A comprehensivereleased today by the national advocacy group Food & Water Watch in the United States demonstrates the immense role improved building energy efficiency standards can and must play in any effective climate change policy. focuses on what is by far the largest source of energy demand in the country, 40 percent, related to powering buildings – including homes, offices and schools. The analysis finds that a $500 billion investment over 15 years in improving building energy efficiency would net:
- $1.3 trillion in savings on consumer utility bills;
- 1.3 million jobs created annually – 20 percent more than current job creation rates;
- a 36 percent decline in building energy use from current projected demand;
- 300 million metric ton reduction in carbon dioxide emissions from current projections – the equivalent of emissions from nearly 80 coal-fired power plants.
Furthermore, the analysis shows that these efforts would completely eliminate the need to build any new fossil fuel power plants.
“With all the talk about a Green New Deal, one critical piece of any effective climate policy that has largely been left out of the conversation is energy efficiency. Improving building efficiency would net millions of good jobs and trillions of dollars in savings for families – it is the low-hanging fruit in terms of technological feasibility and cost-benefit gain,” said Wenonah Hauter, executive director of Food & Water Watch.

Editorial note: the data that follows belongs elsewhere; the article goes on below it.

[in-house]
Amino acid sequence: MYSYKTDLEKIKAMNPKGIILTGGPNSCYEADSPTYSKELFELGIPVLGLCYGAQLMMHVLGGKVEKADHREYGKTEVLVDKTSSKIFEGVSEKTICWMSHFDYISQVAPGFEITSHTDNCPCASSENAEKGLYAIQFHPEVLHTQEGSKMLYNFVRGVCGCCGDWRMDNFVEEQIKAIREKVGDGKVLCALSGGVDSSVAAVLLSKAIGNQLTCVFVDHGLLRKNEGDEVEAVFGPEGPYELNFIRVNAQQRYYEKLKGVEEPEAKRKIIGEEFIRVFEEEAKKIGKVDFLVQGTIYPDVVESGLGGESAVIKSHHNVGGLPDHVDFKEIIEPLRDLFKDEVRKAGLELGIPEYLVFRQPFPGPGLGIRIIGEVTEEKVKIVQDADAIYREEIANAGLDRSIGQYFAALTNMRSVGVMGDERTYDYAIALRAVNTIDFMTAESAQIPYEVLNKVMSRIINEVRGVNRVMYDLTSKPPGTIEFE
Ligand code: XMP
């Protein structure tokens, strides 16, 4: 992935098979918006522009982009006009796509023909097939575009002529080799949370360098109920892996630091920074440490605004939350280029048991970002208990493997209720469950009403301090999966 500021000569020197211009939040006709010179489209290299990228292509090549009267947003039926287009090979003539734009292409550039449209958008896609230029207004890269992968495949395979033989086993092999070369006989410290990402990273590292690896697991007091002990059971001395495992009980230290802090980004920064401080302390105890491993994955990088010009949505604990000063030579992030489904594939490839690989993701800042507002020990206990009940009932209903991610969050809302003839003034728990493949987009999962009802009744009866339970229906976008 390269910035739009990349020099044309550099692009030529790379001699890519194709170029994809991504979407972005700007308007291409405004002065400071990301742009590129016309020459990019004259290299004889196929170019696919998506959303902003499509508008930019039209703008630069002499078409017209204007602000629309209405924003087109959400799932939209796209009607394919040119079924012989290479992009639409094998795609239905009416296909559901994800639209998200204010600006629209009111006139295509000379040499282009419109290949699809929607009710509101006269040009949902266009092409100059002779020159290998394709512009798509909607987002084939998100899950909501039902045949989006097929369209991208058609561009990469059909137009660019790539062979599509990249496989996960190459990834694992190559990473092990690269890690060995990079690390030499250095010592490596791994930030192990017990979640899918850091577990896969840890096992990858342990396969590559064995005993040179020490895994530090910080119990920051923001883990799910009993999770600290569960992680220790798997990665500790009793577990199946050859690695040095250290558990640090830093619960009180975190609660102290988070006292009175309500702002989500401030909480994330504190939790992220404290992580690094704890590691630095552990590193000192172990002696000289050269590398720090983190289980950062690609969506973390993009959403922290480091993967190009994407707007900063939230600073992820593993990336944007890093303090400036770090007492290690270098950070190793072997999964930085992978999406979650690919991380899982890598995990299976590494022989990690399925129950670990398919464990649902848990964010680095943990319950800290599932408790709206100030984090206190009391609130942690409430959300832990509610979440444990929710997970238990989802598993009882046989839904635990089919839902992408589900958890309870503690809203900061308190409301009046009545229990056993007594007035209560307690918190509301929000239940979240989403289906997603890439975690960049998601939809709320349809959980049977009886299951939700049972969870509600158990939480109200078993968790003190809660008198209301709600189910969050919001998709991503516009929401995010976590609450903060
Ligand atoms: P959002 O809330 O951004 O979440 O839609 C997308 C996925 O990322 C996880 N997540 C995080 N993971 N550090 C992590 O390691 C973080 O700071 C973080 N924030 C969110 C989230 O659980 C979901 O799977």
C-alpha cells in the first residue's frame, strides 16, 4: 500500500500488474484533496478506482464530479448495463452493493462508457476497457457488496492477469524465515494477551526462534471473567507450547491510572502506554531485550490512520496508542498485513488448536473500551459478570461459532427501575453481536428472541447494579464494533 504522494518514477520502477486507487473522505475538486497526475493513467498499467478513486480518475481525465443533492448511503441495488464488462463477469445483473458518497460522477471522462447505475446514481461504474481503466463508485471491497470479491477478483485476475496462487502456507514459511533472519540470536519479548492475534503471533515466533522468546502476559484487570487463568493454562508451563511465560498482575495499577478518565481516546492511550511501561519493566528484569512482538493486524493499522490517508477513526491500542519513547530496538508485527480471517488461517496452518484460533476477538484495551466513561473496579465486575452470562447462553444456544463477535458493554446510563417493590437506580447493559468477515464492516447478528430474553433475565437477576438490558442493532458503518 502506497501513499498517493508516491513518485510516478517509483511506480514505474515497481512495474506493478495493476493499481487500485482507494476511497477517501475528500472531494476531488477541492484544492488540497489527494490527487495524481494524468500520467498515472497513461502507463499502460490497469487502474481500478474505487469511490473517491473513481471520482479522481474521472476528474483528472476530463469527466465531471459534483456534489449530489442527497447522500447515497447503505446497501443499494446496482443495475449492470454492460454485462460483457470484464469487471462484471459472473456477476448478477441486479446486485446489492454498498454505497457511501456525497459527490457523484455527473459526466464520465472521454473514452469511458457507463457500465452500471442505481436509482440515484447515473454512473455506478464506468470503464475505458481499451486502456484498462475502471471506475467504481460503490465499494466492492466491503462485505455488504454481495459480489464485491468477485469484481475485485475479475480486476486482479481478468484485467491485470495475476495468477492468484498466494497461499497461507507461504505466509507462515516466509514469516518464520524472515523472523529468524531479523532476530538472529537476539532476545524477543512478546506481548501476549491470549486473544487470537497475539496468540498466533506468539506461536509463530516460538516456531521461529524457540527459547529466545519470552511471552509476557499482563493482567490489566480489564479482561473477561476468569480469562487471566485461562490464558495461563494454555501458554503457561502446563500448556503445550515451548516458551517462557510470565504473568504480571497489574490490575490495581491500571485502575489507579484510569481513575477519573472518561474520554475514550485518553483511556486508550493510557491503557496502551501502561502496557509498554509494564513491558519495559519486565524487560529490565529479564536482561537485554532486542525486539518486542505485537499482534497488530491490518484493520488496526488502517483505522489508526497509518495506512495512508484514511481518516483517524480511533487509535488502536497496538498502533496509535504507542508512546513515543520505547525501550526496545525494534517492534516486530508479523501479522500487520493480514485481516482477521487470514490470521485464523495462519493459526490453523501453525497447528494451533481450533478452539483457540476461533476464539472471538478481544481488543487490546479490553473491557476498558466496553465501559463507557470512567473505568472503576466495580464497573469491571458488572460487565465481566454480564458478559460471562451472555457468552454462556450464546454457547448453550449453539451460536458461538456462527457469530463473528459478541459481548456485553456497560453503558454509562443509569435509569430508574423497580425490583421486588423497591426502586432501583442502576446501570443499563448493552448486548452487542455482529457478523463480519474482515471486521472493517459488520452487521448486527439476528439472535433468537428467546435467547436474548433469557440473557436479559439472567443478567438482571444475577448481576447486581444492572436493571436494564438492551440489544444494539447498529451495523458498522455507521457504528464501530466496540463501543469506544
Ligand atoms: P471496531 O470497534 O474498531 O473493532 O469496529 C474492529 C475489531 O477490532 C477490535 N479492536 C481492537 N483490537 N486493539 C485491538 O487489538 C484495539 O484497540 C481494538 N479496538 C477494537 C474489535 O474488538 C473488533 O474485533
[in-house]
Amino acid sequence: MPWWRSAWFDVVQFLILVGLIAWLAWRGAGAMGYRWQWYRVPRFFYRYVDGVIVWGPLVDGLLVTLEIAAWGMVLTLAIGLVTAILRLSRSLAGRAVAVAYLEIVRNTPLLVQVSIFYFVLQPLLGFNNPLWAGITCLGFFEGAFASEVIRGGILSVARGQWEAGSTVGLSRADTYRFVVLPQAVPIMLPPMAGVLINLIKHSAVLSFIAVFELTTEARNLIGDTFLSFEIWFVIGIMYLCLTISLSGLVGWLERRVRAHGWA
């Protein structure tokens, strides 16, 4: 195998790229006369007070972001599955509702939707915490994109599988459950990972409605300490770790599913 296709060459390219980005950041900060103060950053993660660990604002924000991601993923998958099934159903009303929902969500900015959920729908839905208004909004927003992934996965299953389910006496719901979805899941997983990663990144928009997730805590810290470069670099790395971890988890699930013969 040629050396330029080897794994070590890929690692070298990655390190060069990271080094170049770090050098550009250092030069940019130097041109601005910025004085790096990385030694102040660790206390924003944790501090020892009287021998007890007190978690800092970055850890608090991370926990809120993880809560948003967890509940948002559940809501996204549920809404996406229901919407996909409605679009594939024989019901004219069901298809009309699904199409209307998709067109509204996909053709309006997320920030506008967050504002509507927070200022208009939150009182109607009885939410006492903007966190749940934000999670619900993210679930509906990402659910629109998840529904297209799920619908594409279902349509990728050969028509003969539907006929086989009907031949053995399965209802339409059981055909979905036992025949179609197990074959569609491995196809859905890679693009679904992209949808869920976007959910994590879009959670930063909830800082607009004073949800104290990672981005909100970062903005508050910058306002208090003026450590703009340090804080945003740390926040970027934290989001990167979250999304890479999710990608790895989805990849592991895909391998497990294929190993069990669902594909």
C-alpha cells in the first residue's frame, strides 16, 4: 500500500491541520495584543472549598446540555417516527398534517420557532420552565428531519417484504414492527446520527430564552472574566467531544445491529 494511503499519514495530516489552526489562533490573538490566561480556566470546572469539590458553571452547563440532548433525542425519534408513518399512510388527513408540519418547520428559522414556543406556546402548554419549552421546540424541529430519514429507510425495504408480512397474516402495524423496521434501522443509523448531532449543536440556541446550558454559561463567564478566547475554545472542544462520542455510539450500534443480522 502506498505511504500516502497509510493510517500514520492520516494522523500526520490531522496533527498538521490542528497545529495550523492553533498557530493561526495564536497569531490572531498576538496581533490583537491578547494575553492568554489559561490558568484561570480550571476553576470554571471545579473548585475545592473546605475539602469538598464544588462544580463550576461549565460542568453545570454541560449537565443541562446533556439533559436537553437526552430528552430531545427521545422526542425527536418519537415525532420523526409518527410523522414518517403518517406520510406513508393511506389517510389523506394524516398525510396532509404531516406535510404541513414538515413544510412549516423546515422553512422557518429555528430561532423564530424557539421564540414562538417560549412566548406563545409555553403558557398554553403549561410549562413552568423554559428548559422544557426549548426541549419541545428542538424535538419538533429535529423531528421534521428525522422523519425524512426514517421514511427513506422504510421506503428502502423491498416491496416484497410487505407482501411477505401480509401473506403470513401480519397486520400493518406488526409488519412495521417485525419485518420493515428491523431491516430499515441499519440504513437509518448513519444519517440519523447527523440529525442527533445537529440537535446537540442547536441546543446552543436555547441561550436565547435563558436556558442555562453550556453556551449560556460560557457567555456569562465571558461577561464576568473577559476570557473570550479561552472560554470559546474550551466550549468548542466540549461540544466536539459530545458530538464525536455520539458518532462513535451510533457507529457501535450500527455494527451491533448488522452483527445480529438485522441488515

Senator Bernie Sanders (I-Vt.), speaking about the report, said: “Energy efficiency has enormous potential to create millions of jobs, reduce carbon pollution, and save American families money on their energy bills – a real win-win-win. We must immediately come together to take bold action to transform our energy system away from fossil fuels toward energy efficiency and sustainable energy.”
For decades, defense officials have noted the serious threat climate change poses to global stability and U.S. national security. Meanwhile, the Trump administration’s latest budget proposal seeks $750 billion for defense, more than 22 times the annual cost of the energy efficiency plan. Seizing on this, Ms. Hauter continued: “As our military leaders continue to cite climate change as a grave threat to national security, this smart investment in energy efficiency represents a drop in the bucket compared to current annual defense spending. Instead of needlessly building up the world’s largest military, we could be investing in our communities, creating good jobs, ensuring a fair and just transition to a clean energy future, and strengthening national security at the same time.”
Given the nature of the energy efficiency plan, a majority of jobs created would be high-quality construction and manufacturing jobs that can support families and provide for career development. These jobs would be concentrated in areas with the most energy-inefficient buildings — primarily older, draftier buildings in lower-income areas and communities of color. Recruiting and training the workforce from these communities to perform these upgrades would create a vital jobs program for fossil fuel employees and economically disadvantaged communities, and make great strides towards economic equality and a fair, just transition to a clean energy future in America.